The Road Back Series
Part 1 of 3
In the wake of Hurricane Katrina, a domestic form of battle fatigue settled over New Orleans like the muck that remains after floodwaters recede. People in all corners of town were simply overwhelmed by what they saw, felt, experienced -- and feared. Optimism was in short supply. Devastation was everywhere.
Now, as the long recovery period begins, many still are daunted by a threshold question: Where do we start?
We think the answer lies in another threshold question: What are our priorities?
To answer that question, Gambit Weekly set out to ask as dozens of New Orleanians -- from a wide array of backgrounds and disciplines -- three fundamental questions about the rebuilding process:
• What should our priorities be?
• What elements of New Orleans must we preserve at all costs?
• What mistakes must we avoid at all costs?
The first step was tracking down local opinion-makers, business owners, artists, musicians, civic leaders and just plain folks in the aftermath of the New Orleans Diaspora. We ourselves had been homeless for almost two months. Finding respondents was difficult, but engaging those we found was easy. Everyone we located couldn't wait to help weave this tapestry of thought about New Orleans' future.
Maybe that's the real first step each of us can take: getting engaged in the process.
"We need, each of us, to take a serious inventory of our personal and collective pride in our city and each do our part to make that better," says Jonathan Ferrara, an artist who also owns Jonathan Ferrara Gallery. "We have a unique opportunity to make it better, but we can also screw it up."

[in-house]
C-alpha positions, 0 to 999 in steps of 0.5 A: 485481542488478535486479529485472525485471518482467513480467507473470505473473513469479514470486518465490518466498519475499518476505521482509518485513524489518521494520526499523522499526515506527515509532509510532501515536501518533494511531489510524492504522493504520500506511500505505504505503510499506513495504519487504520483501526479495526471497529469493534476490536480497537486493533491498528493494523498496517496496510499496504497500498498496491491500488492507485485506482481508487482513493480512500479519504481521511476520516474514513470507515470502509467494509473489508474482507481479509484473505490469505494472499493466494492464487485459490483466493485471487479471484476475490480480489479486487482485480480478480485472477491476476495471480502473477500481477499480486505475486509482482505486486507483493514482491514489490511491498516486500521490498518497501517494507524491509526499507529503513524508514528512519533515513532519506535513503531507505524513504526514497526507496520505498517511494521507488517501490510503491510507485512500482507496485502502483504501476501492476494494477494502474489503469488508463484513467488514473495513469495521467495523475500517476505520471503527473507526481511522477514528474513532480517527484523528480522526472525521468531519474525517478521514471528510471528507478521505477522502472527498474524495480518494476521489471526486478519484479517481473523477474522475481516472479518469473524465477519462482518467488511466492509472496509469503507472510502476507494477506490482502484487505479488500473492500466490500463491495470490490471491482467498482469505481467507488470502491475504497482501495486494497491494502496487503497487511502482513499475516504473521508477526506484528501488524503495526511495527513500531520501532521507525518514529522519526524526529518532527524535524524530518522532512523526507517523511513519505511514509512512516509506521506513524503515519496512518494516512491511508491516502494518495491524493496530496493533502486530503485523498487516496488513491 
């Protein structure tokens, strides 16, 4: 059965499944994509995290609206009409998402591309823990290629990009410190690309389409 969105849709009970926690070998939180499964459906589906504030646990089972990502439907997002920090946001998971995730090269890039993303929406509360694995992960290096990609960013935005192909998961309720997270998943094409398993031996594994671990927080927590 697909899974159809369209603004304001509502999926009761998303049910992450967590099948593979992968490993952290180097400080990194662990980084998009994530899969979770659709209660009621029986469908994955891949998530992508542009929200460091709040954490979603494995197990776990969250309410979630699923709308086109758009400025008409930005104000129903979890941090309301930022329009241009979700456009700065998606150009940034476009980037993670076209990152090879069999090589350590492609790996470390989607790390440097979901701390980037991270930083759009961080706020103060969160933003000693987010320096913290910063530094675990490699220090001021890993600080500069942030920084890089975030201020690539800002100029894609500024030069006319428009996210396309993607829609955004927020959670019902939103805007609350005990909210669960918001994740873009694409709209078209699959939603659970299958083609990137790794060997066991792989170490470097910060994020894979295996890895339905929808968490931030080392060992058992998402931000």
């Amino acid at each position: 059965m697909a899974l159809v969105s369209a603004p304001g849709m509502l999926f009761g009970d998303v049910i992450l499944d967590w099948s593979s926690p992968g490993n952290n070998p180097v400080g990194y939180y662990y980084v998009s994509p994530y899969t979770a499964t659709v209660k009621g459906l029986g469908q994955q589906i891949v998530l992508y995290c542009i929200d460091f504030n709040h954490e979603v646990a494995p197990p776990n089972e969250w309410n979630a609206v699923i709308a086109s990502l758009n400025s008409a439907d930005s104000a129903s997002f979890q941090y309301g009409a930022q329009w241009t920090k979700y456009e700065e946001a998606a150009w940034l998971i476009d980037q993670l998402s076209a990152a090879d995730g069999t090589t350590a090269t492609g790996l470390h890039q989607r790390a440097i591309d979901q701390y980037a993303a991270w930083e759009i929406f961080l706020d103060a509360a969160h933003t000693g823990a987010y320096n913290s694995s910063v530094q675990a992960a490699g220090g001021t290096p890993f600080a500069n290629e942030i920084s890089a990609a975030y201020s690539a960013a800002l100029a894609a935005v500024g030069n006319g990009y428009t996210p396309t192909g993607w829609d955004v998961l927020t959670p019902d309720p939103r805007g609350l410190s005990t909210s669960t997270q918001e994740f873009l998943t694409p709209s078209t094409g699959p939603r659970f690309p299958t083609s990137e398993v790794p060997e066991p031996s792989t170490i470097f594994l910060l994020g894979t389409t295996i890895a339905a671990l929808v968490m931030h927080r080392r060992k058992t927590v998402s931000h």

That mix of hope and warning was a common thread.
"It's a new day in New Orleans, and we have the opportunity to paint a new picture of our city," says civil engineer and businessman Roy Glapion Jr. "This picture will represent the new New Orleans. Our old picture had many errors that seemed impossible to solve, such as crime and education issues. My concern is who's holding the paintbrushes that will define our city for the next century?"
The sense of opportunity was another recurring theme.
"Out of the tremendous pain and suffering that came at the hands of this catastrophic event, New Orleans now has the distinct, unprecedented opportunity of a second chance to right its wrongs, to replace its disparities with equalities, to integrate its segregated communities, to rank our children and their educational needs at the top of our priority lists," says Lynette Colin, branch manager of the HOPE Community Credit Union in Central City. "I pray that we seize this opportunity to make New Orleans what it should be -- one of the top ranking cities in the nation."
Others showed their grit.